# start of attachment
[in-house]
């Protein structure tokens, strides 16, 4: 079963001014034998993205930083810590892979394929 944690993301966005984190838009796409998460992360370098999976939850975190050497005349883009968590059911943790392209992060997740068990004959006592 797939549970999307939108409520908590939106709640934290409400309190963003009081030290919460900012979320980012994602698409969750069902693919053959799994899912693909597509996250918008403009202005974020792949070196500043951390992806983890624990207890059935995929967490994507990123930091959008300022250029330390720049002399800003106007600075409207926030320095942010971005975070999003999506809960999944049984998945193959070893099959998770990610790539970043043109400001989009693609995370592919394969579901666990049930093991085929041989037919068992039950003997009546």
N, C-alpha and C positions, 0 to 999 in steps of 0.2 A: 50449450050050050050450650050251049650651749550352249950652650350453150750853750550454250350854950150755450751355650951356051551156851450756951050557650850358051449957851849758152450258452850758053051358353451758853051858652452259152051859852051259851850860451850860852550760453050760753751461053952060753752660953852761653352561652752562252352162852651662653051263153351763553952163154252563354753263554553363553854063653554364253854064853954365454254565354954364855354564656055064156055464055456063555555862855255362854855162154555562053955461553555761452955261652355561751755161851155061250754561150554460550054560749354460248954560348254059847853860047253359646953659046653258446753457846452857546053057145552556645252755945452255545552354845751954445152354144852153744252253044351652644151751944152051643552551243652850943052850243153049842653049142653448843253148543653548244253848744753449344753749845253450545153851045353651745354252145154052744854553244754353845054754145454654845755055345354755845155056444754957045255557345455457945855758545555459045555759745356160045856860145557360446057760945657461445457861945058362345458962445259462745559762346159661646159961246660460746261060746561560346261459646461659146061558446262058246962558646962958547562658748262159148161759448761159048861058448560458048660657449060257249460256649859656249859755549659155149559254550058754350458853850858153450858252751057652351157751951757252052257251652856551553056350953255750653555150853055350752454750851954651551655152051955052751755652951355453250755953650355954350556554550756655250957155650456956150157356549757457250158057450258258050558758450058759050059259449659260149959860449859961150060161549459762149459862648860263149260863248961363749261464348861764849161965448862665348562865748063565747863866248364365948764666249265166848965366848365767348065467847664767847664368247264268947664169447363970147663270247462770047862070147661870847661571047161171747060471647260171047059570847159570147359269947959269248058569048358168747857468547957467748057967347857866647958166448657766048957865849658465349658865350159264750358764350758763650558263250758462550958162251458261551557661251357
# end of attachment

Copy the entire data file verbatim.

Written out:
[in-house]
């Protein structure tokens, strides 16, 4: 079963001014034998993205930083810590892979394929 944690993301966005984190838009796409998460992360370098999976939850975190050497005349883009968590059911943790392209992060997740068990004959006592 797939549970999307939108409520908590939106709640934290409400309190963003009081030290919460900012979320980012994602698409969750069902693919053959799994899912693909597509996250918008403009202005974020792949070196500043951390992806983890624990207890059935995929967490994507990123930091959008300022250029330390720049002399800003106007600075409207926030320095942010971005975070999003999506809960999944049984998945193959070893099959998770990610790539970043043109400001989009693609995370592919394969579901666990049930093991085929041989037919068992039950003997009546």
N, C-alpha and C positions, 0 to 999 in steps of 0.2 A: 50449450050050050050450650050251049650651749550352249950652650350453150750853750550454250350854950150755450751355650951356051551156851450756951050557650850358051449957851849758152450258452850758053051358353451758853051858652452259152051859852051259851850860451850860852550760453050760753751461053952060753752660953852761653352561652752562252352162852651662653051263153351763553952163154252563354753263554553363553854063653554364253854064853954365454254565354954364855354564656055064156055464055456063555555862855255362854855162154555562053955461553555761452955261652355561751755161851155061250754561150554460550054560749354460248954560348254059847853860047253359646953659046653258446753457846452857546053057145552556645252755945452255545552354845751954445152354144852153744252253044351652644151751944152051643552551243652850943052850243153049842653049142653448843253148543653548244253848744753449344753749845253450545153851045353651745354252145154052744854553244754353845054754145454654845755055345354755845155056444754957045255557345455457945855758545555459045555759745356160045856860145557360446057760945657461445457861945058362345458962445259462745559762346159661646159961246660460746261060746561560346261459646461659146061558446262058246962558646962958547562658748262159148161759448761159048861058448560458048660657449060257249460256649859656249859755549659155149559254550058754350458853850858153450858252751057652351157751951757252052257251652856551553056350953255750653555150853055350752454750851954651551655152051955052751755652951355453250755953650355954350556554550756655250957155650456956150157356549757457250158057450258258050558758450058759050059259449659260149959860449859961150060161549459762149459862648860263149260863248961363749261464348861764849161965448862665348562865748063565747863866248364365948764666249265166848965366848365767348065467847664767847664368247264268947664169447363970147663270247462770047862070147661870847661571047161171747060471647260171047059570847159570147359269947959269248058569048358168747857468547957467748057967347857866647958166448657766048957865849658465349658865350159264750358764350758763650558263250758462550958162251458261551557661251357